Cheney Campaigning–A Bad Thing?

Are there lobsters in Maine?

A nice piece by Sidney Blumenthal in the Guardian, who thinks Cheney’s showing his contempt for Congress by swearing at Pat Leahy means he’s finally losing his cool.

The self-control that had served him so long broke down in public on June 22 on the floor of the Senate during a photo session. As Cheney was posing with members, Senator Patrick Leahy ambled over. Leahy, the ranking Democrat on the judiciary committee, had recently been critical, along with other Democrats, of no-bid contracts in Iraq granted to Halliburton, the company Cheney had run and in which he still holds stock options and receives deferred compensation (despite his prior claims to the contrary). “Go fuck yourself,” the vice president greeted him.Cheney’s spokesman appeared to deny that those words had been spoken: “That doesn’t sound like language the vice president would use.” But Cheney raced onto Fox News to hail himself as courageous for emotional authenticity. “I expressed myself rather forcefully, felt better after I had done it.” Then he elaborated that his ejaculation was an administration policy: “I think that a lot of my colleagues felt that what I had said badly needed to be said, that it was long overdue.” Leahy’s seeming civility, he explained, was just a charade: “I didn’t like the fact that … he wanted to act like, you know, everything’s peaches and cream.”

Like the corporate oligarch he is, democratic opposition is an annoyance he sees no reason to tolerate, but he had always managed to hide his hatred of it under a corporate ‘nothing fazes me’ veneer that’s beginning toi crack like a Vegas lounge comic’s act on a bad night:

A main source of Cheney’s effectiveness and image of competence has been his ability to avoid putting his cards on the table. But in a moment of pique, he dropped the entire deck. His game face fell and his malicious streak broke through.

Indeed, except it’s not a ‘streak’. Cheney has been a ruthless, malicious corporate tyrant most of his adult life. He terrified underlings at Halliburton and when he was the House Whip–his only elected position ever–he cracked that whip often and hard, usually to ptotect Newt and the other newbie radcons; that was his preferred ‘management style’. Cheney brought his tyrant act with him, and it has helped make him probably the most powerful Vice President in US history. He even assumed the right to vet himself as a candidate:

In 2000, he was put in charge of selecting George W Bush’s running mate, collected the private dossiers of potential candidates and chose himself. Asked who vetted Cheney’s financial records, Karen Hughes, Bush’s communications aide, replied: “Just as with other candidates, Secretary Cheney is the one who handled that.”Bush’s executive branch has been concentrated in Cheney. He has been as powerful as Quayle was irrelevant. It was Cheney who said to UN weapons inspector Hans Blix as he embarked on his mission to Iraq: “We will not hesitate to discredit you”; Cheney who personally tried to force the CIA to give credence to Ahmed Chalabi’s fabricated and false evidence on WMD; Cheney who, along with Secretary of Defence Donald Rumsfeld (to whom he was deputy in the Nixon White House), undermined Secretary of State Colin Powell at every turn; and it is Cheney who is the neo-conservatives’ godfather.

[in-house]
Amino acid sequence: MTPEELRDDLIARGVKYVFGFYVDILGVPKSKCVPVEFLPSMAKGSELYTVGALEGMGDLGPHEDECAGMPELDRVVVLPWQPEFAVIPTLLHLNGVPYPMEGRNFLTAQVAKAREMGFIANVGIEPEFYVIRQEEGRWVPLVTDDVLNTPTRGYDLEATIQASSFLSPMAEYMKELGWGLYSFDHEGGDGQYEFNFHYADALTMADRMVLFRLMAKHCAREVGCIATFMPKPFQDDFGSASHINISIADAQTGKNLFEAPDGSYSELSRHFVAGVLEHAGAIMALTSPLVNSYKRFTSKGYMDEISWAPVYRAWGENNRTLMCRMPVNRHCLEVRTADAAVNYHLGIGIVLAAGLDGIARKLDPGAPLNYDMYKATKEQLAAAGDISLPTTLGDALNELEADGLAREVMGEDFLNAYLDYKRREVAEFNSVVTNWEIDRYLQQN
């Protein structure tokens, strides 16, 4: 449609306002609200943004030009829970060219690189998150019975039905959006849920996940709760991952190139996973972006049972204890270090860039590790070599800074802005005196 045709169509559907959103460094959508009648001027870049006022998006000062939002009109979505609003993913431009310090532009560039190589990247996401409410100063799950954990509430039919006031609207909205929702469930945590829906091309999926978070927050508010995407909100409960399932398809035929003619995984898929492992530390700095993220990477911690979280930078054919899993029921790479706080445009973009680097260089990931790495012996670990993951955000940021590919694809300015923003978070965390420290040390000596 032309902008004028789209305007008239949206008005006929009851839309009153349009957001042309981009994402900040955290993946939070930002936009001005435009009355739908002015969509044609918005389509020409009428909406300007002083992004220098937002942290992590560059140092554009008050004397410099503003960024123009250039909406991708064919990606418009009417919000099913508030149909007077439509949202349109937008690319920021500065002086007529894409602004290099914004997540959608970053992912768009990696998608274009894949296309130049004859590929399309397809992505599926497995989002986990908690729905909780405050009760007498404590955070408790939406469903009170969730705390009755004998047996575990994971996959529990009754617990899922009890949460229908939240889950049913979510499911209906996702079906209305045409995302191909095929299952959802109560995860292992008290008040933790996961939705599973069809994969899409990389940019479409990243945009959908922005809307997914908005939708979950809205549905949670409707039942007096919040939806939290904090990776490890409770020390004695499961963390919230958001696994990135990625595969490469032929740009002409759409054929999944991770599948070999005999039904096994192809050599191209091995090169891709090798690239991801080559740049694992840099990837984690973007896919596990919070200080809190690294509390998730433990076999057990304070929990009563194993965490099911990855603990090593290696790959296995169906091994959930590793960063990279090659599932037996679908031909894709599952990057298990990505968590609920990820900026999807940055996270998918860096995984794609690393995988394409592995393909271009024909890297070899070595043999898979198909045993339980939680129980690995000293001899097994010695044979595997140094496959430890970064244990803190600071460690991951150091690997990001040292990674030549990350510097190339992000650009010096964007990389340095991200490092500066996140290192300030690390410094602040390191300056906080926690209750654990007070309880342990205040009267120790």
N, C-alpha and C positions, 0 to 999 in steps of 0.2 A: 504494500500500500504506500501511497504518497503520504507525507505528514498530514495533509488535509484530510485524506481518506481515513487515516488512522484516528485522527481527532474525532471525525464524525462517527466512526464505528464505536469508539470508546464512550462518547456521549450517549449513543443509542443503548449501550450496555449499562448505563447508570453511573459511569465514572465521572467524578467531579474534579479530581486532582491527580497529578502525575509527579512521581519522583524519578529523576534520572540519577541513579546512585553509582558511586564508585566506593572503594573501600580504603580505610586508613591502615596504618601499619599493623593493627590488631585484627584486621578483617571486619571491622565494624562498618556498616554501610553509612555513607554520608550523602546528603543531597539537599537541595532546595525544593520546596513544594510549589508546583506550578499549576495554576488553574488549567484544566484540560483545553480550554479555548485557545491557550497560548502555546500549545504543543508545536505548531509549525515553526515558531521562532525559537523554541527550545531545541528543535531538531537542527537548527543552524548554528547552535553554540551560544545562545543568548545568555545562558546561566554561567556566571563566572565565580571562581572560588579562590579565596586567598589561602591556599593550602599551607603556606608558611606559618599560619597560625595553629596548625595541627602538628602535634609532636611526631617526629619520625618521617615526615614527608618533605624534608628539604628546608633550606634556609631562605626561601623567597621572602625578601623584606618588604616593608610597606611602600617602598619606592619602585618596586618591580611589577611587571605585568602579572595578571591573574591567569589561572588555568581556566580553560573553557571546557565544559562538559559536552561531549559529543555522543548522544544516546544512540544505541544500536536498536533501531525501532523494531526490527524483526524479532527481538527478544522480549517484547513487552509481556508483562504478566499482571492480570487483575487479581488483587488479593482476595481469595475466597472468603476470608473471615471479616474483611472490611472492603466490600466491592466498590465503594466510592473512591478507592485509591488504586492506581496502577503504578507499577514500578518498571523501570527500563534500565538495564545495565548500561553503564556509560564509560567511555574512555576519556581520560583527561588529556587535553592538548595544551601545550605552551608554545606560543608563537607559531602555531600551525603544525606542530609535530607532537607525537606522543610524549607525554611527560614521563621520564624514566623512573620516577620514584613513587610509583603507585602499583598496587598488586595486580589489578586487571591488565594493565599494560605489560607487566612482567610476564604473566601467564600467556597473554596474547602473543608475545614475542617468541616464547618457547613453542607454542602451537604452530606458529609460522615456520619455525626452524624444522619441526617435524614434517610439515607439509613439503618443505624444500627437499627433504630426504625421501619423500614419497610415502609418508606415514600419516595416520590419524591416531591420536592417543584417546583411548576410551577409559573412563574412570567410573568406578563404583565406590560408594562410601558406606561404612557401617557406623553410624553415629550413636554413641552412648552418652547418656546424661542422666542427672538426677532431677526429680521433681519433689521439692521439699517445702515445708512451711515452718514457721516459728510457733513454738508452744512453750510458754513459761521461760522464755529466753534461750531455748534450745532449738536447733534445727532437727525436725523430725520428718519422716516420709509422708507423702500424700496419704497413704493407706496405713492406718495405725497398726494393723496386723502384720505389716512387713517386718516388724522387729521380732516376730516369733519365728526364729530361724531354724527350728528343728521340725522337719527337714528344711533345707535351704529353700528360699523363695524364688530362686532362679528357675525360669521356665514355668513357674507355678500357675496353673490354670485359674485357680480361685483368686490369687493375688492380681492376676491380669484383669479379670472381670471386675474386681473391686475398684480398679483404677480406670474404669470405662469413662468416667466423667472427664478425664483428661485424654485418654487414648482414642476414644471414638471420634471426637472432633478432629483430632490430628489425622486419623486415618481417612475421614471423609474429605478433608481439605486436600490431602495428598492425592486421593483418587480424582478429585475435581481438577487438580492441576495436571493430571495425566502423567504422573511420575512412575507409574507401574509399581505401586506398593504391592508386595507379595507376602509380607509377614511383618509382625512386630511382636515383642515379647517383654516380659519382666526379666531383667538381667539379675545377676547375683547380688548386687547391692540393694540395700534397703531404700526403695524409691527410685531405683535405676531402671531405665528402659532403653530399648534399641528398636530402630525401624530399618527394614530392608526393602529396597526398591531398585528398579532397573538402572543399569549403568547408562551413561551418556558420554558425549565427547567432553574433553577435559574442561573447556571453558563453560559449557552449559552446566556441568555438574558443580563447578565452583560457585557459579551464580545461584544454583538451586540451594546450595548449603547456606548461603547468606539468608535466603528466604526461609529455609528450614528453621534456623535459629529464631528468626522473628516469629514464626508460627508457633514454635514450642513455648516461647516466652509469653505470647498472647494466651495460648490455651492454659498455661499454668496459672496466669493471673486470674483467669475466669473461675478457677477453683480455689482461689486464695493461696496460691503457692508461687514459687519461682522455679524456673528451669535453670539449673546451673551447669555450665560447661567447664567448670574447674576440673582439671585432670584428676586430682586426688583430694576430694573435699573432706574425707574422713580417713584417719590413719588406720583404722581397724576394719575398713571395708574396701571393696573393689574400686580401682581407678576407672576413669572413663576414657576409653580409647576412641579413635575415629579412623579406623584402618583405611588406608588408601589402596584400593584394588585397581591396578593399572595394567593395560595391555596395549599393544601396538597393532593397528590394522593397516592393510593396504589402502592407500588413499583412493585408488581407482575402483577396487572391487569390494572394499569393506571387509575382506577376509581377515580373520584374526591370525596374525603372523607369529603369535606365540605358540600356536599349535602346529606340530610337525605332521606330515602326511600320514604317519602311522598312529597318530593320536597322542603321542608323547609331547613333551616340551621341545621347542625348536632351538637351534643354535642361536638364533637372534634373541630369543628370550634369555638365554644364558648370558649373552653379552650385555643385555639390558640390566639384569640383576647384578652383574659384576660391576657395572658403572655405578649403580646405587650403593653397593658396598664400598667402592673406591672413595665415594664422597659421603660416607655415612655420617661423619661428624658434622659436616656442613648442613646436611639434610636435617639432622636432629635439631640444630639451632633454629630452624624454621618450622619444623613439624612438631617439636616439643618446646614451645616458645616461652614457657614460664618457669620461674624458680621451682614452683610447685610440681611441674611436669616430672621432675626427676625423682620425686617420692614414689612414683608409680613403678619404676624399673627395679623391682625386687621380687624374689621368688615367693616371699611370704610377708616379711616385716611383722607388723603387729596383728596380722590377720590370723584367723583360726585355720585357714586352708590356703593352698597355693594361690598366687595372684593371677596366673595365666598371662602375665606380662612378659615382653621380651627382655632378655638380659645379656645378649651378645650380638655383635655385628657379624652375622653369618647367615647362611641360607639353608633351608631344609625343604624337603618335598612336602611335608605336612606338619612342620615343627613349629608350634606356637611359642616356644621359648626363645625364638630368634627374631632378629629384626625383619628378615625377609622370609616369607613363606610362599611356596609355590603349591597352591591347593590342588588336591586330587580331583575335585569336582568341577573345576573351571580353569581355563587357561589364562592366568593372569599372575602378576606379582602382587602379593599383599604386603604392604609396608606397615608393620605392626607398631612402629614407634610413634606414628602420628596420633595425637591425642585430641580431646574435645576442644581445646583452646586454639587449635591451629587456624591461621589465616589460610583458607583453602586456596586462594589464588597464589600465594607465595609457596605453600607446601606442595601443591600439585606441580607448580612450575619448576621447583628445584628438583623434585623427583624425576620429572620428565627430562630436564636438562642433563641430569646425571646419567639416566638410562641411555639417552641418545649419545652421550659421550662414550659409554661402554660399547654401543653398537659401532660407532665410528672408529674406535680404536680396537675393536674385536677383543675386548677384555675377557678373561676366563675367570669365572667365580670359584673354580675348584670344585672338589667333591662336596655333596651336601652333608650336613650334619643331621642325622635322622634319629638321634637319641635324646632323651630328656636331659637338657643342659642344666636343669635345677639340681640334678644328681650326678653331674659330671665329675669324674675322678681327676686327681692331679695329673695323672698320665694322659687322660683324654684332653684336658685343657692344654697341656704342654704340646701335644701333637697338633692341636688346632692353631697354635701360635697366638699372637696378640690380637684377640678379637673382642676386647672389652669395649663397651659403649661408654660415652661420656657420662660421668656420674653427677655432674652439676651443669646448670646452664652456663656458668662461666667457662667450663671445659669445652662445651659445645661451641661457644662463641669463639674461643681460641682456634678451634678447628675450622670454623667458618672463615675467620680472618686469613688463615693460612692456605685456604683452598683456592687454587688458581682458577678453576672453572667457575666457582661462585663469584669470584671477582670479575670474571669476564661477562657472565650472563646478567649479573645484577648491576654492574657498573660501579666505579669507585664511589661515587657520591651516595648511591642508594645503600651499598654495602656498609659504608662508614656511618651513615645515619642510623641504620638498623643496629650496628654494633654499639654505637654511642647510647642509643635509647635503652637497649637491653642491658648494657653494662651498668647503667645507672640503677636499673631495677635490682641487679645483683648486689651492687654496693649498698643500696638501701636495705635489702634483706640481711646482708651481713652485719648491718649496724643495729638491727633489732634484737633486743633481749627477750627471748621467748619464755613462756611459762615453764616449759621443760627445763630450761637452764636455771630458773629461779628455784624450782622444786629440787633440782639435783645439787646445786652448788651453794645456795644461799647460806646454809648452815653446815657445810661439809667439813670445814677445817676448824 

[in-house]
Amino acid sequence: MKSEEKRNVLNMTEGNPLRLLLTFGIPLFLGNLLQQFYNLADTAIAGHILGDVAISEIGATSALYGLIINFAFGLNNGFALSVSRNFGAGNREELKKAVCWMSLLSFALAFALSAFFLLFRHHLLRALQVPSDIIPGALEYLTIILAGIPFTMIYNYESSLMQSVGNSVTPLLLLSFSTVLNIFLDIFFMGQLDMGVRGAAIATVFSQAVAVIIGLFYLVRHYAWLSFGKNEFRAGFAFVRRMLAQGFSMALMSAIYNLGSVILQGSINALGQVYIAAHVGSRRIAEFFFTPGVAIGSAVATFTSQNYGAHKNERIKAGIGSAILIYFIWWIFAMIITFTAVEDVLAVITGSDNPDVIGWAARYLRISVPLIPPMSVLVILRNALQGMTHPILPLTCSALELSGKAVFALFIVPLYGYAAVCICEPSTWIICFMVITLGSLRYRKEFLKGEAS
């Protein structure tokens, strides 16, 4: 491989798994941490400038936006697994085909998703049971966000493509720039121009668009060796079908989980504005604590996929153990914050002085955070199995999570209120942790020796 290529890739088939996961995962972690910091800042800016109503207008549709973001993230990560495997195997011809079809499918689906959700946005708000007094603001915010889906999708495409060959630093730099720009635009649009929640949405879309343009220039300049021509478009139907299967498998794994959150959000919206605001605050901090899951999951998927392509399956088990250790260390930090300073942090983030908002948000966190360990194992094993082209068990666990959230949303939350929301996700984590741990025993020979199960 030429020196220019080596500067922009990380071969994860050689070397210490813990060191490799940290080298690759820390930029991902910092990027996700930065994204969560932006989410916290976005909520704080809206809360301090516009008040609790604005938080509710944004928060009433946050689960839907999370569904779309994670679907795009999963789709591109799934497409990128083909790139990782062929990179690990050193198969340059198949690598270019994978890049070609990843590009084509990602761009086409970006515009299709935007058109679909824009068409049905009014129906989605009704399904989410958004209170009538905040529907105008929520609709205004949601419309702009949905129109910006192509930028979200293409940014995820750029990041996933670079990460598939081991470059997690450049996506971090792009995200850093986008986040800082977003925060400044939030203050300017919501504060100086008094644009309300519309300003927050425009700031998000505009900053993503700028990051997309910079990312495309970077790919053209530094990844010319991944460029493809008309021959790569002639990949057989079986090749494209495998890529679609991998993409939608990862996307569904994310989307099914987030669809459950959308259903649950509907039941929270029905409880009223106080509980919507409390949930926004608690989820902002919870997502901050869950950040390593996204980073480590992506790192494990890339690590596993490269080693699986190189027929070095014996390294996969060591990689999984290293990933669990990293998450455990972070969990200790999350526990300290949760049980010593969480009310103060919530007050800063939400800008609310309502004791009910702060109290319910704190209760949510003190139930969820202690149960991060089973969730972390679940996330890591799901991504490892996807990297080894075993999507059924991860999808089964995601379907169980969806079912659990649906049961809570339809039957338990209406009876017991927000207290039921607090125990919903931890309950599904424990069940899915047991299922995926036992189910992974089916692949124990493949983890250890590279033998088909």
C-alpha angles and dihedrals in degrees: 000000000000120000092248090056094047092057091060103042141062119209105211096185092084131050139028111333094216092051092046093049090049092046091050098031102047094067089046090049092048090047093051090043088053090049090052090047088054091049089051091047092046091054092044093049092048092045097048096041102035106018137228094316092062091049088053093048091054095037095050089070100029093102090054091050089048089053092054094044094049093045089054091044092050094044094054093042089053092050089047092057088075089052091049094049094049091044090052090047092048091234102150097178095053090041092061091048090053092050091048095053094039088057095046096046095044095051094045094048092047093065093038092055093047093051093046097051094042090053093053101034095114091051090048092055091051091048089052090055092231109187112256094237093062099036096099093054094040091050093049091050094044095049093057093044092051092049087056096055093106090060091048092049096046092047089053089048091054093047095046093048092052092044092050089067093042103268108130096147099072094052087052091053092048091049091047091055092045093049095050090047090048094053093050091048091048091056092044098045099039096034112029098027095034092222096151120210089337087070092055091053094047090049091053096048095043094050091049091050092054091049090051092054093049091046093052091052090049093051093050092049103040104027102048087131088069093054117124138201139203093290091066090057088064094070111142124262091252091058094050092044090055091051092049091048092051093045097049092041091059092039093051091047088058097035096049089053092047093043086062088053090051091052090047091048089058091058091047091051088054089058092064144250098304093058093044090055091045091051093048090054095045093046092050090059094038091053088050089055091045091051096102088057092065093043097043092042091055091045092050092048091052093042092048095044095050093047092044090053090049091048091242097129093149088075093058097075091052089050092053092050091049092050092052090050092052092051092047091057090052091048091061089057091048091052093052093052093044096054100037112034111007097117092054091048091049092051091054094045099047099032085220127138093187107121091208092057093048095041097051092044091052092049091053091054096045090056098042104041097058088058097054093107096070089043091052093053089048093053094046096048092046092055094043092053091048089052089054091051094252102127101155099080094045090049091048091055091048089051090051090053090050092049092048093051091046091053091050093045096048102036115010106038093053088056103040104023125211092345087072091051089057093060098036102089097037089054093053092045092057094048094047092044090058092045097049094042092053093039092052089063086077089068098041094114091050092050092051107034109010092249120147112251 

He has been the focal point of the whole Iraq debacle, doing much of what presidents normally do, making a lot of the decisions presidents ordinarily make, siding with the neocon cabal at every turn. There’s a lot of ammunition there for Kerry. That’s probably why there’s speculation that, albatross that he is, Bush might replace Cheney at the convention. Blumenthal says that’s a pipe dream.

Perhaps the grandest political gesture Bush could make would be dropping Cheney. When Cheney bursts through his mask, he reveals not only his own face, but Bush’s. “The idea of dumping Cheney is nuts, makes no sense,” one of Cheney’s political advisers told me. “One of the reasons he’s there is they don’t have someone to anoint as a successor.” After all, where would it leave Jeb Bush in 2008? “Dumping Cheney would be seen as a sign of weakness. Cheney is very popular in the party.” The Bush campaign’s premise depends on turning out the maximum Republican vote. Bush can no more repudiate Cheney than he can repudiate himself.

I think that last sentence is right on the money. The difference between the ‘charm’ of Bush and the quasi-totalitatian disdain of Cheney is a difference of image, not reality. Bush’s demeanor is a cover–a cover that’s also starting to crack under the strain–and an illusion, a device constructed by Hughes and Rove to get him elected that he has repudiated by every act he’s ever taken, every decision he’s ever made, and the kind of people he gathers around him and hands enormous power to. Like Cheney.

Under the skin of public appearances, they’re all telling us to ‘go fuck ourselves’.

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